The thing that makes this interesting is that it brings into focus the "bait-n-switch" concept, where the service backing the skill is changed after passing cert. For notifications, we sort of have to do this. But does that put Amazon in a weird position, requiring a bait-n-switch for one aspect of the platform but (weakly) forbidding it for others?
That's a tricky question, and one I'm not sure how the Alexa team will answer. In the meantime, there are some things I think they can definitely build on in the near term that will make the experience better for users...
Things to improve
- Disable auto-prompting: This is a feature request I've had in with the team since early in the beta. Right now, you choose either "notification permissions" or "no notification permissions". I propose that there should be a third option "notification permissions, but don't prompt upon skill enablement". This may sound weird, but consider a case where a skill is MOSTLY for non-notification use cases. Users who are signing up for the primary use case are going to see a request for notification permissions that they'll never use, and a big chunk of those users are going to abandon the skill at that moment and never actually use it. This is a well-observed phenomenon in the mobile world when apps aggressively pursue permissions, and it was a big deal recently when Android finally allowed permissions to be requested only at the time they are actually needed. It is our belief that Alexa needs a similar flow.
- TimeZones: As mentioned above, managing timezone preferences is a pain, and this has been one of the most requested features for a long time. Obviously device location alleviates this somewhat, but it would be much preferable if we could just know timezone without having to deal with having a user's personally identifying information (which address certainly is).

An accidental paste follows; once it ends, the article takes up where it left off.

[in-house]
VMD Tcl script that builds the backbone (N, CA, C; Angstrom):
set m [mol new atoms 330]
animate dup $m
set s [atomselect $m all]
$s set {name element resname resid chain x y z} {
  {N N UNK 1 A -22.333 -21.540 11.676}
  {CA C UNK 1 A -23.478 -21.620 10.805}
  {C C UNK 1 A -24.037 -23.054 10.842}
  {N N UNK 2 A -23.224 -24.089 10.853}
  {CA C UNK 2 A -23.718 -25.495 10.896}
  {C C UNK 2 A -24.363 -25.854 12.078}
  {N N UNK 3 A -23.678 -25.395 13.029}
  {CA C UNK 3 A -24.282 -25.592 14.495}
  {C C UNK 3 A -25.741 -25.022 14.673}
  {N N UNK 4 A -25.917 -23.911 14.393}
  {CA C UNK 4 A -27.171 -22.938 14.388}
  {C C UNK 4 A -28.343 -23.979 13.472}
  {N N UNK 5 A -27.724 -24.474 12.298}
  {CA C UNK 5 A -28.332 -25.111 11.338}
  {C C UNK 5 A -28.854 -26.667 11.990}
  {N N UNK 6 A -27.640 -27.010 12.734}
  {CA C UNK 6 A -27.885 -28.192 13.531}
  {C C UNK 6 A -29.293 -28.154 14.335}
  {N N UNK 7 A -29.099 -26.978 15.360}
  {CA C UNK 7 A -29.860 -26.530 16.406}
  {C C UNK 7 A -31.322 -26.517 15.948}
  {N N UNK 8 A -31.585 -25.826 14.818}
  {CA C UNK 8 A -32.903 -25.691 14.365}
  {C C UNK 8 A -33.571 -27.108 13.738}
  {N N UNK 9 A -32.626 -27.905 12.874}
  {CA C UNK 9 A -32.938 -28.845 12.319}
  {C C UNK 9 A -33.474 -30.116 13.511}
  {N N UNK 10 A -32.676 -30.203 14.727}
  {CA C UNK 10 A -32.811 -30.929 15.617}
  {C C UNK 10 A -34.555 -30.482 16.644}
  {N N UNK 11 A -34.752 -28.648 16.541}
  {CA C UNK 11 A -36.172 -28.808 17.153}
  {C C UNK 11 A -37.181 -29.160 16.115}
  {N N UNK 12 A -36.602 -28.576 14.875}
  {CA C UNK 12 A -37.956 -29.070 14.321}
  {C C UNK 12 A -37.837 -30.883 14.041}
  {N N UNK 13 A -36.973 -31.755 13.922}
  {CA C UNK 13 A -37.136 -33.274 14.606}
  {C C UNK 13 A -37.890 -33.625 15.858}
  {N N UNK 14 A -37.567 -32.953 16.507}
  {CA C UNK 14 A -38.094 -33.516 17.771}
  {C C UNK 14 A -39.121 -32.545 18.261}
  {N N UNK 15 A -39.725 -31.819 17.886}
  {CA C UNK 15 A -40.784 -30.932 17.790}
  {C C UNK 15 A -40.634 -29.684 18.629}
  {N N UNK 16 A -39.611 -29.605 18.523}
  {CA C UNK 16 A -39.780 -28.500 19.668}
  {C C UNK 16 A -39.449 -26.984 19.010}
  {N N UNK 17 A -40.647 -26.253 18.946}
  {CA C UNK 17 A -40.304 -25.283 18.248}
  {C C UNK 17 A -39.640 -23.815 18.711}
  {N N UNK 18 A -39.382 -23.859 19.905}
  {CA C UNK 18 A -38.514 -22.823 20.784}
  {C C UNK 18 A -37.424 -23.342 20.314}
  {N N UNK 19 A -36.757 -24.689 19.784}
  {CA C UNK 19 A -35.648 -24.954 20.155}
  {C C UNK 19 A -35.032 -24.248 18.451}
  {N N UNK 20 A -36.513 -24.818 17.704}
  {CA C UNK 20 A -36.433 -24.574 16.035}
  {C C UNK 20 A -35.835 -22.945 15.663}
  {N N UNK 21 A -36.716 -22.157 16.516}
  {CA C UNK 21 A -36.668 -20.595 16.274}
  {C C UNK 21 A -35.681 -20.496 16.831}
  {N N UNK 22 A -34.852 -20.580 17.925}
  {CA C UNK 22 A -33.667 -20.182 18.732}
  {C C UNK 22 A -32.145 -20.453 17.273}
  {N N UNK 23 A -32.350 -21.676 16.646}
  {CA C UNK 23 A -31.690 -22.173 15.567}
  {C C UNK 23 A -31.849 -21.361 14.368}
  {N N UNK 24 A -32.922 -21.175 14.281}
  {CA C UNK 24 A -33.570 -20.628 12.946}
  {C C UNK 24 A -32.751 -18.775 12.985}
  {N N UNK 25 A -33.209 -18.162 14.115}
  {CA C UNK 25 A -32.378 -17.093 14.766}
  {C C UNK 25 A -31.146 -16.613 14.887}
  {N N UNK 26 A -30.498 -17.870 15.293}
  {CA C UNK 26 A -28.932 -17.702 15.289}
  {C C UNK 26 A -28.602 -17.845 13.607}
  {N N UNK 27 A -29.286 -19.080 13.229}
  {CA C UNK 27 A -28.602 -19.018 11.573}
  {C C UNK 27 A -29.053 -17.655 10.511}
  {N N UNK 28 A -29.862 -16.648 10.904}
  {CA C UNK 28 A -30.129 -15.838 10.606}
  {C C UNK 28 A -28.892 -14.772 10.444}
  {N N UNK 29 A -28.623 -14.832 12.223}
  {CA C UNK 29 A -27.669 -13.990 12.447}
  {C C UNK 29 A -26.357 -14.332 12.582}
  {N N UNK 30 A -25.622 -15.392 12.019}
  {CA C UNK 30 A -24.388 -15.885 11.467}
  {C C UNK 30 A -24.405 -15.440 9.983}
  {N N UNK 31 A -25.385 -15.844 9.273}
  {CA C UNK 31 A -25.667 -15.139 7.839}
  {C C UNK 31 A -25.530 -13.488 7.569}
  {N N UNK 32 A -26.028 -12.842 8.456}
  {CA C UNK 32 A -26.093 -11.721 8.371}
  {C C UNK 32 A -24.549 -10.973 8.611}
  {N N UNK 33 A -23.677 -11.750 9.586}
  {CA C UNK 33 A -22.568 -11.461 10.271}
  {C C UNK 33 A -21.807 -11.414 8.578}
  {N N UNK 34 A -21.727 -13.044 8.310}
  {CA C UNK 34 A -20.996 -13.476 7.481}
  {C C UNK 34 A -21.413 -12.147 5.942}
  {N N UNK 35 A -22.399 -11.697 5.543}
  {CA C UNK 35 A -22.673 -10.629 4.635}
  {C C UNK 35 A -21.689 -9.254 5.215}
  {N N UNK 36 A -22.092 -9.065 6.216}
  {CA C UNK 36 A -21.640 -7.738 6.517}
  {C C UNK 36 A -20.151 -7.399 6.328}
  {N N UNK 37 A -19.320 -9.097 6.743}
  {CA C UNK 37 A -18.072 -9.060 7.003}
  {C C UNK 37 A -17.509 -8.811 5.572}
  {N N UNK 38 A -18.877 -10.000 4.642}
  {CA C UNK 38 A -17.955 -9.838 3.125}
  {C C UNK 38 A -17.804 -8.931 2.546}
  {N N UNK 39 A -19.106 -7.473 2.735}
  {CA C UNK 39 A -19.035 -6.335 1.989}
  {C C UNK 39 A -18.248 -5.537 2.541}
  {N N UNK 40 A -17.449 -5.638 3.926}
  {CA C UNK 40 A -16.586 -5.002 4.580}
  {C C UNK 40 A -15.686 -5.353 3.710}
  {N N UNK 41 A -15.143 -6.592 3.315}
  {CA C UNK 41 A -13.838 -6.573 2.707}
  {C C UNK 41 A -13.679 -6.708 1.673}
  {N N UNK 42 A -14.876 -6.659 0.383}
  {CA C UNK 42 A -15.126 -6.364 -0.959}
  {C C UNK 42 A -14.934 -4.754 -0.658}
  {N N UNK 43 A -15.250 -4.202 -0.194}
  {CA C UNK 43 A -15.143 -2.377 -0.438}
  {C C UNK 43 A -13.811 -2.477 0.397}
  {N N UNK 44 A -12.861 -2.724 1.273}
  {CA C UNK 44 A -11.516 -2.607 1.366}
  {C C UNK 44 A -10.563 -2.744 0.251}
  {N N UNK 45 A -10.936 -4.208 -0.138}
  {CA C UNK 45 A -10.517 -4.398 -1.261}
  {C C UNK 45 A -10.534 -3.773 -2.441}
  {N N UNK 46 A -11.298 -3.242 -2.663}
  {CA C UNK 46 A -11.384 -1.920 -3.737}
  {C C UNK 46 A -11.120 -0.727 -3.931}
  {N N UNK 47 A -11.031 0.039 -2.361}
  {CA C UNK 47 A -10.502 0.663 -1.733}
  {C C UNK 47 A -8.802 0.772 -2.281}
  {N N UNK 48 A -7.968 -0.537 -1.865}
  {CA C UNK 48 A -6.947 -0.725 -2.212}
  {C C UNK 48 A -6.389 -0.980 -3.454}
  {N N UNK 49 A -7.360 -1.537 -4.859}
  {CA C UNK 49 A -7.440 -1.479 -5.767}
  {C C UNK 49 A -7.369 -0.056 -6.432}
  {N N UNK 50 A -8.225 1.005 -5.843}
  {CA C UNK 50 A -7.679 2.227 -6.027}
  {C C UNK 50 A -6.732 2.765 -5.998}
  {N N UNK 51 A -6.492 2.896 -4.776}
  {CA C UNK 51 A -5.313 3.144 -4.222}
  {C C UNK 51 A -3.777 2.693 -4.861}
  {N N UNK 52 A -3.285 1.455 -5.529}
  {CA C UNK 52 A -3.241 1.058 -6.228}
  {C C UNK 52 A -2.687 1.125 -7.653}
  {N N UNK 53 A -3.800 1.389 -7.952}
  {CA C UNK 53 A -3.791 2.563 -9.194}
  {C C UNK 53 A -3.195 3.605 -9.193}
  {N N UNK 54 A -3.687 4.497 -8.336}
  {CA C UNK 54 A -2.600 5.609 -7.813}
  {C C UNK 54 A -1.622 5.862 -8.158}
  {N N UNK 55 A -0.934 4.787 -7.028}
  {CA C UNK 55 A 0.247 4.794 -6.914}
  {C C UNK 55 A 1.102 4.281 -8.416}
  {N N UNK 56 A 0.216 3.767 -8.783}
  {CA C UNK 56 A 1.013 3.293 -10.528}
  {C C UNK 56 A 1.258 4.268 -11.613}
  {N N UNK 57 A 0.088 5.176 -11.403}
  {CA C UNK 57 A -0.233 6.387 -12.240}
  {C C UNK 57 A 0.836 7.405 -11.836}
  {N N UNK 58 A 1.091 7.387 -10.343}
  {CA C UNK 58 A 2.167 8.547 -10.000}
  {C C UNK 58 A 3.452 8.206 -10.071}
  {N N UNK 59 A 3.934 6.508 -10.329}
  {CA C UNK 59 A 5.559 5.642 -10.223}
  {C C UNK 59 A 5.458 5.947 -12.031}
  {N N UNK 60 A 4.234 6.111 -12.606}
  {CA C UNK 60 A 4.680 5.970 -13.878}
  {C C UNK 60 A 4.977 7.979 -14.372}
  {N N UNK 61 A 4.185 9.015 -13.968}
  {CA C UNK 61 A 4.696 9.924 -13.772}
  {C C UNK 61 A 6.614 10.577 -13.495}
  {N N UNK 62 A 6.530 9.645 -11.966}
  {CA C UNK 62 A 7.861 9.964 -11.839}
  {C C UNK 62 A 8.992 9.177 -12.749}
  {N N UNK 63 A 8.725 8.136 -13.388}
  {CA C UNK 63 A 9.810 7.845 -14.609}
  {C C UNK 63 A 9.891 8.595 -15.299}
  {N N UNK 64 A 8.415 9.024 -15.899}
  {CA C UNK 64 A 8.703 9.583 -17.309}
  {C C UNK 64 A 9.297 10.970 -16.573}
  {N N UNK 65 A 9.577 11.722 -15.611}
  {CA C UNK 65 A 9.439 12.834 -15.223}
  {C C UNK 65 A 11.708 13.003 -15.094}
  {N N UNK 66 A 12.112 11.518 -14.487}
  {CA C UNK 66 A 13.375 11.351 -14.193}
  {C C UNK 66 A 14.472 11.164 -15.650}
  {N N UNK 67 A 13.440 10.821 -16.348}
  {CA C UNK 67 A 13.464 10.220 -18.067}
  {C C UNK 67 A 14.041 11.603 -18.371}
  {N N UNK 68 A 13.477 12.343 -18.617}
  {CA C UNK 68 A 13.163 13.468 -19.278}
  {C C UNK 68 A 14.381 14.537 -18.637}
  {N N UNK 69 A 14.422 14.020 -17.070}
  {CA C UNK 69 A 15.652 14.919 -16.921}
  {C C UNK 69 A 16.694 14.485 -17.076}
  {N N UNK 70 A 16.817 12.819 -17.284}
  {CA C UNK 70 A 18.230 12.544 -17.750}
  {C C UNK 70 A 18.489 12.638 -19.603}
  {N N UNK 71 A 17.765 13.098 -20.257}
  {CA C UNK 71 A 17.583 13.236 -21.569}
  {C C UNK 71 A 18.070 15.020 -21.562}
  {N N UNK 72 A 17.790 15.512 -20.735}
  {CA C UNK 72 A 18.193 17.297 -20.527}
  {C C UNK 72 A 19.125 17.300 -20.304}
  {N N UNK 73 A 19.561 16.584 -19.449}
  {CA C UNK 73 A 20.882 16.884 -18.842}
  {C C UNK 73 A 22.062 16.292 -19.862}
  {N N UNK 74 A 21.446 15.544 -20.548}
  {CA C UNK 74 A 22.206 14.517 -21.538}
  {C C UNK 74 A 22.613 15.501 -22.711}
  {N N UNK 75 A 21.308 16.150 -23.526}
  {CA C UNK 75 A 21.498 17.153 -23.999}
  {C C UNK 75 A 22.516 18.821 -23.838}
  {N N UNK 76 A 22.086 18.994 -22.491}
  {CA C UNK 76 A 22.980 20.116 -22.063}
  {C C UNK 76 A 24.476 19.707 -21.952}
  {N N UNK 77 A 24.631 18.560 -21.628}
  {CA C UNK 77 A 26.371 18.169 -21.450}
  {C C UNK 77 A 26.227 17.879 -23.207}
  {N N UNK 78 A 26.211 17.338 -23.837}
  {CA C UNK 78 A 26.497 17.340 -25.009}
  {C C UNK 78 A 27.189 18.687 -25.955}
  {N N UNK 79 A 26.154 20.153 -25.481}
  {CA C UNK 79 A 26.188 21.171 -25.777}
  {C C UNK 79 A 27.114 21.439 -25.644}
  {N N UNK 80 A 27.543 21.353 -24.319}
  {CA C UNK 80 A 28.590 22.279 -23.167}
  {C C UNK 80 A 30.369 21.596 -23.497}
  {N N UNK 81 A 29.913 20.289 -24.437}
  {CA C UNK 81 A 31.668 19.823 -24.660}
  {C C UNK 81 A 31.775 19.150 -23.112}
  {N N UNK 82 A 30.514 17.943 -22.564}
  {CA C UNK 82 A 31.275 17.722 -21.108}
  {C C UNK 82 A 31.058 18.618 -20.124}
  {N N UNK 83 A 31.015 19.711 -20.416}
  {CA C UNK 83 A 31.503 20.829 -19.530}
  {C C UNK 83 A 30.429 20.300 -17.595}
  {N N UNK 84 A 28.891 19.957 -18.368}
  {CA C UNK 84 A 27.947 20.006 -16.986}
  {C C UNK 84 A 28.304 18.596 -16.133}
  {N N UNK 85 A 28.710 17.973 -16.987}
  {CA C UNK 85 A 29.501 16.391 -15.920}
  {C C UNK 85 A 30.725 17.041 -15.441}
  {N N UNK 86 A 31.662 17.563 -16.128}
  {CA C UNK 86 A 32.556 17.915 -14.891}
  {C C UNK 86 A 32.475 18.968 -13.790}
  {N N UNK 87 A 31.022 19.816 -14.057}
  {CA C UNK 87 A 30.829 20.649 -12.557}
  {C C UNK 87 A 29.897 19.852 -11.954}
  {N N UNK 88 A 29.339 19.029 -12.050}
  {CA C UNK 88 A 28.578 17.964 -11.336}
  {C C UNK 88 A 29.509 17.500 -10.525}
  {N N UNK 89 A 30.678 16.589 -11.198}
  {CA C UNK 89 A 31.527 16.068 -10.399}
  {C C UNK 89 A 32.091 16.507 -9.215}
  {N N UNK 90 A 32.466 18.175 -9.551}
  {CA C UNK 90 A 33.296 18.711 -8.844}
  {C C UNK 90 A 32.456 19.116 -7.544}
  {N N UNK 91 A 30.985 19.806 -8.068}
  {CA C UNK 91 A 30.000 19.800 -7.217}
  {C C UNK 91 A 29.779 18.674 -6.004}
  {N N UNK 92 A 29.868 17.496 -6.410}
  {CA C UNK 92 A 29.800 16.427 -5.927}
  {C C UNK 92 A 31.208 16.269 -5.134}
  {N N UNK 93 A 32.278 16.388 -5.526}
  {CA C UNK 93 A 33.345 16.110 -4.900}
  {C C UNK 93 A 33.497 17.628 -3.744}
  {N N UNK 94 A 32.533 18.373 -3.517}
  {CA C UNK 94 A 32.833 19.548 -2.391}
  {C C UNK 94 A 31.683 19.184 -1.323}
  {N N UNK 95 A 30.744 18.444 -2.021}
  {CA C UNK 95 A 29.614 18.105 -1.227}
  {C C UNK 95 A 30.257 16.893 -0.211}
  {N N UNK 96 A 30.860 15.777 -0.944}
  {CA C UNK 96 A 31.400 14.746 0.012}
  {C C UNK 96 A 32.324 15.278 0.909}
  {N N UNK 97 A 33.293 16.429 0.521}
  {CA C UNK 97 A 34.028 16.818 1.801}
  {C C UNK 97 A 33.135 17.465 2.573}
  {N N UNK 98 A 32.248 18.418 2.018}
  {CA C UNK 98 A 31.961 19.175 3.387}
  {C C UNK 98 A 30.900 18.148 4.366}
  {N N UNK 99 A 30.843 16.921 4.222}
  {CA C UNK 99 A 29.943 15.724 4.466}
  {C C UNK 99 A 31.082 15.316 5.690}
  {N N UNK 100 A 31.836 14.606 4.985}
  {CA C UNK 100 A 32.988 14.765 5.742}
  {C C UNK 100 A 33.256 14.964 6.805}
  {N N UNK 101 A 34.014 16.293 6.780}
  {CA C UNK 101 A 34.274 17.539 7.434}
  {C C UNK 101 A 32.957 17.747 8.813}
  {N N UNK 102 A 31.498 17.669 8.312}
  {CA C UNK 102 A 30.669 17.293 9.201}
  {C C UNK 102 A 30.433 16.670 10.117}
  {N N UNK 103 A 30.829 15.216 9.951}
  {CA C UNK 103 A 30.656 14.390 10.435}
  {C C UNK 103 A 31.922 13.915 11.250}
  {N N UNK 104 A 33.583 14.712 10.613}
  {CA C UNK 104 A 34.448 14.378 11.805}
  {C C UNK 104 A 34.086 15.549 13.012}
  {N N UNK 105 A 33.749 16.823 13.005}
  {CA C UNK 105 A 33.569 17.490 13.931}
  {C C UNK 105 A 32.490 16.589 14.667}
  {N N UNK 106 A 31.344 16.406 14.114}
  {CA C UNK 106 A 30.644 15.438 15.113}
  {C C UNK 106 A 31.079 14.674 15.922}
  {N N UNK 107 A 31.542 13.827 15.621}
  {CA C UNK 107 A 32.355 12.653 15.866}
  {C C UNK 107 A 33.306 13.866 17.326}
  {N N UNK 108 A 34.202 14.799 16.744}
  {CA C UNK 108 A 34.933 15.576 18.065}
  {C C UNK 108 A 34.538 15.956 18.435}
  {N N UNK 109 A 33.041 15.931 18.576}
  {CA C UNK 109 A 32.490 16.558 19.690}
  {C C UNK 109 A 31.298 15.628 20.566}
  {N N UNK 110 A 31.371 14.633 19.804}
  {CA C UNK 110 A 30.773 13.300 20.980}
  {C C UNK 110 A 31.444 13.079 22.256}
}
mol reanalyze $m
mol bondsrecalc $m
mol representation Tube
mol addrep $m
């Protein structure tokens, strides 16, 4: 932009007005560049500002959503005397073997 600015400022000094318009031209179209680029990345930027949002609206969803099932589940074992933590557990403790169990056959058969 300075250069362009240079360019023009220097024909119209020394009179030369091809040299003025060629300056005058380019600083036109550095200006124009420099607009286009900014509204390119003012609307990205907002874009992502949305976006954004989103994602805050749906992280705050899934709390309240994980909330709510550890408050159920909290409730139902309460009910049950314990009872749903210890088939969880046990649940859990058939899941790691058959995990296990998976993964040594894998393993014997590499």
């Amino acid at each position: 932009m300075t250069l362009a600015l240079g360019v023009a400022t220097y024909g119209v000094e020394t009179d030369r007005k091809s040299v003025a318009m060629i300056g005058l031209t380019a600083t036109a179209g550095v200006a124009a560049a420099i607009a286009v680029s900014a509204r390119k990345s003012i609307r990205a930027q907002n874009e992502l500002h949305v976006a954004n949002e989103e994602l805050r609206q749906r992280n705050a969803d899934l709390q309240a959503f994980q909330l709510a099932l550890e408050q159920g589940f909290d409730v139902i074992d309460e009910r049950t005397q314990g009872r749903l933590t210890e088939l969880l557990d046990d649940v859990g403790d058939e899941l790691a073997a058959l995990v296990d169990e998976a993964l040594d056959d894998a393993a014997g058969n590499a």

- Lookup: We can't talk about this a ton until the API is opened up to everyone, but something to consider is what happens in the life cycle of a notification after it is sent out. At this moment, the "post-send" options are barebones and quite frustrating to use. A little love on this feature set would go a long way.
- Users with no notifications-enabled devices: This is something we're not even sure is an actual issue, since we don't know how to test it, but what happens when a user thinks they should be getting notifications, but it turns out their Alexa-enabled smart toothbrush (or whatever) isn't able to do push? Do the notifications just linger and die? Should the user have even been able to sign up for notifications without an applicable device? What's the right UX here?
We're looking forward to seeing how folks address these problems, and indeed, as previously mentioned, we have some thoughts of our own on how to work around the shortcomings and provide additional value beyond just the basics of the feature. We'd love to hear what you guys think. Excited about notifications? Have ideas on how the UX should work? Hit us up directly or leave us a comment below!